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13 of the Creepiest Haunted Bars and Restaurants in America

At these 13 creepy joints, the spirits extend well beyond a nice whiskey list.
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We've all outstayed our welcomes at bars and restaurants from time to time, but some places have pesky customers who have been there for ages. Literally. At these 13 creepy joints, the spirits extend well beyond a nice whiskey list. They include murdered cowboys, slain prostitutes, victims of serial killers, and even the dude who shot Alexander Hamilton. Here are rap sheets for some of America's greatest places to drink with the dead.

Charleston, SC
Although it would be adorable, Poogan's Porch isn't actually haunted by a canine poltergeist. The restaurant's namesake went to the light long ago, but the same cannot be said for Zoe St. Amand, a spinster schoolteacher who died in the building in the 1950s. Zoe is apparently a fan of rotating place settings around the tables and forging food orders, as well as hurling bar stools at the staff and busting open doors when she's pissed off. If only Poogan were there to calm her down.

Portland, OR
Owner Adam Milne is ostensibly the man in charge of this pizza joint, but it's Nina who really runs the show. The ghost has been hanging around the place for a century, and it is not for sentimental reasons. Nina was a sex slave who entertained clients at the Merchant Hotel, where Old Town Pizza now stands atop the city's infamous Shanghai Tunnels. Missionaries came to town and promised to rescue her if she gave up the pimps, which she readily did. Only those guys weren't too pleased about it, and decided to throw her down the elevator shaft as punishment. She supposedly scratched her name into a brick on that elevator shaft, which is now part of a booth, and today frequently appears to watch the patrons eat. If you smell any faint perfume or spot a ghostly chick in a black dress, you've just met Nina.

New Orleans, LA
In a city like NOLA, haunted buildings are a dime-a-dozen. And while Muriel's doesn't boast the most horrific backstory, it's seen some dark deeds. In the late 1700s, Pierre Antoine Lepardi Jourdan bought the burned-out mansion and restored it to its old charms. Then, in a classic future-ghost move, he bet the entire house in a poker game, which he lost. Because he couldn't bear to leave the place, he killed himself on the second floor, right around where the Seance Lounges stand today. Jourdan spends most of his time there -- he pops up as a shimmery light rather than a complete ghostly form, but he still knocks on the brick wall with the gusto of a full-fledged apparition. And he's got company. Paranormal investigators picked up the voice of a woman in the Seance Lounges, and there's definitely another poltergeist in the Courtyard Bar who's big on smashing glasses. Once they all complete their nightly shenanigans, they presumably enjoy a nice dinner at Jourdan's reserved table, which the staff sets with bread and wine each night.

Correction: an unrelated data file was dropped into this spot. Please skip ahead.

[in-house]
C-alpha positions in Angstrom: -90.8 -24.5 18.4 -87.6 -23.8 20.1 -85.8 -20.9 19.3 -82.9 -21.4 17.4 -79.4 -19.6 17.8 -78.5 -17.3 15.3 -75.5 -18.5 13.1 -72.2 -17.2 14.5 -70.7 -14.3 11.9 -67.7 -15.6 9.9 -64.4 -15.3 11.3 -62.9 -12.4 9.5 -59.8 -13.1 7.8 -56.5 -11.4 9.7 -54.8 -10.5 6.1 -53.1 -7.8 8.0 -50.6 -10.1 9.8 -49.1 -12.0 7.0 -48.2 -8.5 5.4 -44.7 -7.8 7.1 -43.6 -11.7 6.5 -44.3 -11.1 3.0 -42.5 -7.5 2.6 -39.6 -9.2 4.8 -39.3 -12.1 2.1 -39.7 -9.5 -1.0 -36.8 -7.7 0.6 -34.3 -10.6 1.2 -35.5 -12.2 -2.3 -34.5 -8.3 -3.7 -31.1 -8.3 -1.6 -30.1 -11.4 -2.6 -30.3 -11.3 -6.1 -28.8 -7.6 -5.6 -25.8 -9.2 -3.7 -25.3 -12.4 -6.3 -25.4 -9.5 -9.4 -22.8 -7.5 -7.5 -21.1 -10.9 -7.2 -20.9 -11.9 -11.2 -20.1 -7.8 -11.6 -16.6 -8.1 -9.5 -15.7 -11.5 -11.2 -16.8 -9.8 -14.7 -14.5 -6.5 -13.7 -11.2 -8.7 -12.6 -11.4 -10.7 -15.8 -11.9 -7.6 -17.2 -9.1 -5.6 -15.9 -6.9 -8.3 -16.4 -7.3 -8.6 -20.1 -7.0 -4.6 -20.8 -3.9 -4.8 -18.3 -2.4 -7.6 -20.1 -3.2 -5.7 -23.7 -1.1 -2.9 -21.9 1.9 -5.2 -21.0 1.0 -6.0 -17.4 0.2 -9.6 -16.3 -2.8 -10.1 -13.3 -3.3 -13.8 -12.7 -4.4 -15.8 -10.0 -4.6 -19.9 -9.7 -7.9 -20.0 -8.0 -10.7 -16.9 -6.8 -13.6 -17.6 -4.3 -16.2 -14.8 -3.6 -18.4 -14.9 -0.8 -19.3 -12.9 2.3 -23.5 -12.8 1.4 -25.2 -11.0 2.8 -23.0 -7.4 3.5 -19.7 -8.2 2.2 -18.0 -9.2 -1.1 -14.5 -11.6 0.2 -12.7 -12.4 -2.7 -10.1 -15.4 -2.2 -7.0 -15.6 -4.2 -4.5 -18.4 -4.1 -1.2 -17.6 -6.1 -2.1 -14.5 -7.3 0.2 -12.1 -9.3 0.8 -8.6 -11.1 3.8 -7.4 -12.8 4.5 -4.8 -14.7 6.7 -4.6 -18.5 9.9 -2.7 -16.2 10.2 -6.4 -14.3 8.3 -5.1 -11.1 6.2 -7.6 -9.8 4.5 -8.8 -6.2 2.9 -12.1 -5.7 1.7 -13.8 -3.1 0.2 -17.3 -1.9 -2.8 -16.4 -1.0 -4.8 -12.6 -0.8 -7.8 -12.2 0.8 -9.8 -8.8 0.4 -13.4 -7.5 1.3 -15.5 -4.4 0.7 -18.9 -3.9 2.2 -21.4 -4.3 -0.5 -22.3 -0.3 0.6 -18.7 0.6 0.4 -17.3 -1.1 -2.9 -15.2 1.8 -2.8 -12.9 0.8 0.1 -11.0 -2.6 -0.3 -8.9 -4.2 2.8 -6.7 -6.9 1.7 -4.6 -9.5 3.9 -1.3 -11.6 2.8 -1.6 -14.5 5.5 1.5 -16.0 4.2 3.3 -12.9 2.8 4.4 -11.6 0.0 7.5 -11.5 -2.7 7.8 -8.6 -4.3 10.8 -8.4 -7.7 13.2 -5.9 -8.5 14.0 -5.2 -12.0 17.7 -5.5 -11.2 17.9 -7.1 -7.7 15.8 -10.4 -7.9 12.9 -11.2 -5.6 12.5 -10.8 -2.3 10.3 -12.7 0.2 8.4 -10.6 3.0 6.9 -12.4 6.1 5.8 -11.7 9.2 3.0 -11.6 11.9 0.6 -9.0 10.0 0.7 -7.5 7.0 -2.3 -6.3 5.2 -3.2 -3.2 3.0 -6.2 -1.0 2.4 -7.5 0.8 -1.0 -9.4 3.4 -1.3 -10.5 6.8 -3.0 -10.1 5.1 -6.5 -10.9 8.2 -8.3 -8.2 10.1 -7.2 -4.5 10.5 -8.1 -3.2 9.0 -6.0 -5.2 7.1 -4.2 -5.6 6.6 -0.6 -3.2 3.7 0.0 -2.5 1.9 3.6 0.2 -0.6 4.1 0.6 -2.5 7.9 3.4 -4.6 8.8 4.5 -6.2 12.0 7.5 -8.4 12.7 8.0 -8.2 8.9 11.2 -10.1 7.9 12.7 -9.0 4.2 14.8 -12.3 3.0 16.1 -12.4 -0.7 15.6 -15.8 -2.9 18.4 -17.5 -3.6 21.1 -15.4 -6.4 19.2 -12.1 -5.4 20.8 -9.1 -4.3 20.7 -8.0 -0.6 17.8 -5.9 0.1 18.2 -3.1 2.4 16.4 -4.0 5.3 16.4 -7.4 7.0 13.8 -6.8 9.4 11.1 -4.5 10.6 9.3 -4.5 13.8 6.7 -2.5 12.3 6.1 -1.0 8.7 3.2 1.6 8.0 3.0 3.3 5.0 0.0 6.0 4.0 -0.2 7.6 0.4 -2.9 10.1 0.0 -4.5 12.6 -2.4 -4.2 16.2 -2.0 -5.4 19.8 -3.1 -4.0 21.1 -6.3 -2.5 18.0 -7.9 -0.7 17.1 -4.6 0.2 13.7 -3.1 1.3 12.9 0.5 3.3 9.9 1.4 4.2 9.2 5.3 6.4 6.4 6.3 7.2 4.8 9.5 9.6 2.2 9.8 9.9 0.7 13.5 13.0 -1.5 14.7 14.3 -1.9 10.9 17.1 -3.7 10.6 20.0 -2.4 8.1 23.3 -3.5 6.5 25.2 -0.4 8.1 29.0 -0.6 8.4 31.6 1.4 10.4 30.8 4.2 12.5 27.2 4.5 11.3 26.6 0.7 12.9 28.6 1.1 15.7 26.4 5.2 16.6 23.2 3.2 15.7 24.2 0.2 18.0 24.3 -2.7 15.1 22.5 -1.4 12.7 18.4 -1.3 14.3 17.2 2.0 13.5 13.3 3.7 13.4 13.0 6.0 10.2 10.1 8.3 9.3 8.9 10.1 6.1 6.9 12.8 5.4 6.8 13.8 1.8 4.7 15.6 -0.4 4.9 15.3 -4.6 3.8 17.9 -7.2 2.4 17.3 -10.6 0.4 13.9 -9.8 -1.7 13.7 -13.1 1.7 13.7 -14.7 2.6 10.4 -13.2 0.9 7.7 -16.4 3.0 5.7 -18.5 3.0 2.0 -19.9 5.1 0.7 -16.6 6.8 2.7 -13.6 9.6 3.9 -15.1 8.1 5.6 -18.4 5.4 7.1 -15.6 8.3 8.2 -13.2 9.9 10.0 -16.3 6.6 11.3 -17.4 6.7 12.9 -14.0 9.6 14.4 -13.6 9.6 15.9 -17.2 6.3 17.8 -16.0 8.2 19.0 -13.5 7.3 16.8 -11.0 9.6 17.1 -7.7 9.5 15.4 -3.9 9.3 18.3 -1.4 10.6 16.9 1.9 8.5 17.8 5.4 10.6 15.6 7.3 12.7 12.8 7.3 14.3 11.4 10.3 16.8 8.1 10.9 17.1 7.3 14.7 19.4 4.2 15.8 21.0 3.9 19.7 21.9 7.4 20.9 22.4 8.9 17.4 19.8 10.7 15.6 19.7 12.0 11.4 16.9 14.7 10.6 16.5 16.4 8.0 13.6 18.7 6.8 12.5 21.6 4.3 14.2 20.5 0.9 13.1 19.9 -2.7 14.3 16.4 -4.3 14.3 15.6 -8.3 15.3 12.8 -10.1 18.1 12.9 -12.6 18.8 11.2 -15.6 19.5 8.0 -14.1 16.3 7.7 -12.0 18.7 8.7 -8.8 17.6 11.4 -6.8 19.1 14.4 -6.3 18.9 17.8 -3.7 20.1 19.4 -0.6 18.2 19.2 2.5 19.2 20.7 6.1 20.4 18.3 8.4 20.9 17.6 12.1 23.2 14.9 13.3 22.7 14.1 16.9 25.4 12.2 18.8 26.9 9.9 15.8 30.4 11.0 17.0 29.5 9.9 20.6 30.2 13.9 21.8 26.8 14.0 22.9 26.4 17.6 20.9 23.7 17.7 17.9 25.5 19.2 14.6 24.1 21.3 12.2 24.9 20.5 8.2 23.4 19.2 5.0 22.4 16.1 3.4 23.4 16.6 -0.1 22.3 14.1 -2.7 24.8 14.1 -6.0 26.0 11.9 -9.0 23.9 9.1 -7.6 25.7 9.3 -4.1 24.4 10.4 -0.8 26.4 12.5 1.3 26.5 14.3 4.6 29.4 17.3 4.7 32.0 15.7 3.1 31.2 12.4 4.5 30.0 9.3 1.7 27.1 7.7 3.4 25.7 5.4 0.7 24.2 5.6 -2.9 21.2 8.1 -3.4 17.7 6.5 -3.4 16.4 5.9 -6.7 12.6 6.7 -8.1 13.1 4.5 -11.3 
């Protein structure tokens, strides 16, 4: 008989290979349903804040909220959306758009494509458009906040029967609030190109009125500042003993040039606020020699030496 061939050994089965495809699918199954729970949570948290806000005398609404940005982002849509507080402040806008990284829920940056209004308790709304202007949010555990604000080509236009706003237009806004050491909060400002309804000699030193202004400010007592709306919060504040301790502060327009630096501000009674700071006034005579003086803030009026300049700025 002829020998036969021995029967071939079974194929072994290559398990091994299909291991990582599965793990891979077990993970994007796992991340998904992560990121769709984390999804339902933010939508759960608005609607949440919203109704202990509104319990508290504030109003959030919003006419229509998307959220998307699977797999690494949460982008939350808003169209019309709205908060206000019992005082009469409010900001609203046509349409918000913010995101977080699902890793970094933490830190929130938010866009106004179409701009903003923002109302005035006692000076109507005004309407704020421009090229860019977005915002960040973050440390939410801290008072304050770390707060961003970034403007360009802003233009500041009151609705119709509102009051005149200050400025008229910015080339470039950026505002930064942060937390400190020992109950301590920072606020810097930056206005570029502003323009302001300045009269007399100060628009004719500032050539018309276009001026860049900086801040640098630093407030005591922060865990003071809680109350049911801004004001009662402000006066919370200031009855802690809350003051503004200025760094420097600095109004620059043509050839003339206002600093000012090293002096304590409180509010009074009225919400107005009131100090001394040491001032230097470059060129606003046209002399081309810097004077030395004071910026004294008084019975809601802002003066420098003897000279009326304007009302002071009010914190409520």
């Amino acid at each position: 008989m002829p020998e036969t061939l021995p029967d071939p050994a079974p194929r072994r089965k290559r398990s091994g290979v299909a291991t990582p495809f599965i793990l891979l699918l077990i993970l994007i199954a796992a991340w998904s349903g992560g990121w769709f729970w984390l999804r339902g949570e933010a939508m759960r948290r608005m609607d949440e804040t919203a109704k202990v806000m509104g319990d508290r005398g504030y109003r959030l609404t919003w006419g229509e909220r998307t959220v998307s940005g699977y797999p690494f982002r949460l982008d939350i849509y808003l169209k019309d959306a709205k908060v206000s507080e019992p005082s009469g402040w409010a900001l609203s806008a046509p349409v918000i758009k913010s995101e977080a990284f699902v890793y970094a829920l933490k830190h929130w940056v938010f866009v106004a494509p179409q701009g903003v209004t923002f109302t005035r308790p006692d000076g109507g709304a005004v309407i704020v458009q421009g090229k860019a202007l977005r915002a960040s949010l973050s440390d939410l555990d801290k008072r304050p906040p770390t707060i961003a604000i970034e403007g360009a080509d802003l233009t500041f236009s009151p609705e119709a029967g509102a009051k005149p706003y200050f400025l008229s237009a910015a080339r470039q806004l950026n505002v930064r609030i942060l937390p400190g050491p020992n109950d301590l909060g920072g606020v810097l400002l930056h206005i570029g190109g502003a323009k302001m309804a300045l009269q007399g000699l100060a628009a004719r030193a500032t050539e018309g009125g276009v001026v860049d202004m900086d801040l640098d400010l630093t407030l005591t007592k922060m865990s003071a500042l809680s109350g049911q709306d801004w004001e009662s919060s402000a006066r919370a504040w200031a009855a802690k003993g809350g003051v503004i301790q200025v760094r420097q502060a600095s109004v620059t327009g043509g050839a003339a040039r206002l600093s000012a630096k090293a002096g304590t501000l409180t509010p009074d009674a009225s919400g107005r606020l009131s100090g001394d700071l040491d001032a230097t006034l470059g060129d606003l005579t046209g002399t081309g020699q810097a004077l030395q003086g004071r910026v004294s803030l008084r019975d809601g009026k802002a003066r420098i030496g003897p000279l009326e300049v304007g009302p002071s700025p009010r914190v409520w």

Chicago, IL
Plenty of patrons could tell you about the weird mists that show up in selfies they snapped, or the ghostly gangster they swear they saw at the bar, but nothing will scare you more than the Tonic Room's actual history. Members of the Irish North Side Gang frequented the bar in the 1920s before clearing out to make way for the American chapter of Golden Dawn. For those unaware, Golden Dawn is not a forgotten easy-listening jam: it's a secret society that's big on ancient Egyptian symbols and also human sacrifice. In fact, a girl who went with her father to one of these Golden Dawn meetings in the '30s swears she witnessed a ritual killing in the Tonic Room basement. After the murder cult left, a dude named Frederic De'Arechaga turned the space into an occult store in the '60s. He claimed to be a male witch, because of course he did.

New York, NY
Many places brag about having ghostly hookers or conmen, but only this NYC spot boasts the spirit of noted Alexander Hamilton-murderer Aaron Burr. The restaurant actually used to be his carriage house back in the day, and everyone thinks he's stuck around with his daughter, Theodosia, to haunt the living. They routinely knock things over, creep down the stairs, and generally pester the patrons -- though they may have additional partners in crime. A parapsychologist who's visited the place claims there are really 20 ghosts there, all from different time periods, including a Ziegfeld Follies girl who might just high-kick you in the back.

Ashland, MA
Stone's Public House takes its name from original owner John Stone, who was a very bad man according to one paranormal expert. After speaking with the six to seven spirits who allegedly live at the bar, ghost whisperer Ralph Bibbo claimed they told him Stone killed a boarder who won big in a card game in 1845. He then forced the few witnesses to help him bury the guy in the basement, and made them all promise to take the secret to their graves. But they must have felt guilty, because they never went to their graves. Instead, they float around the bar, making occasional ruckuses and silently judging your drink order.

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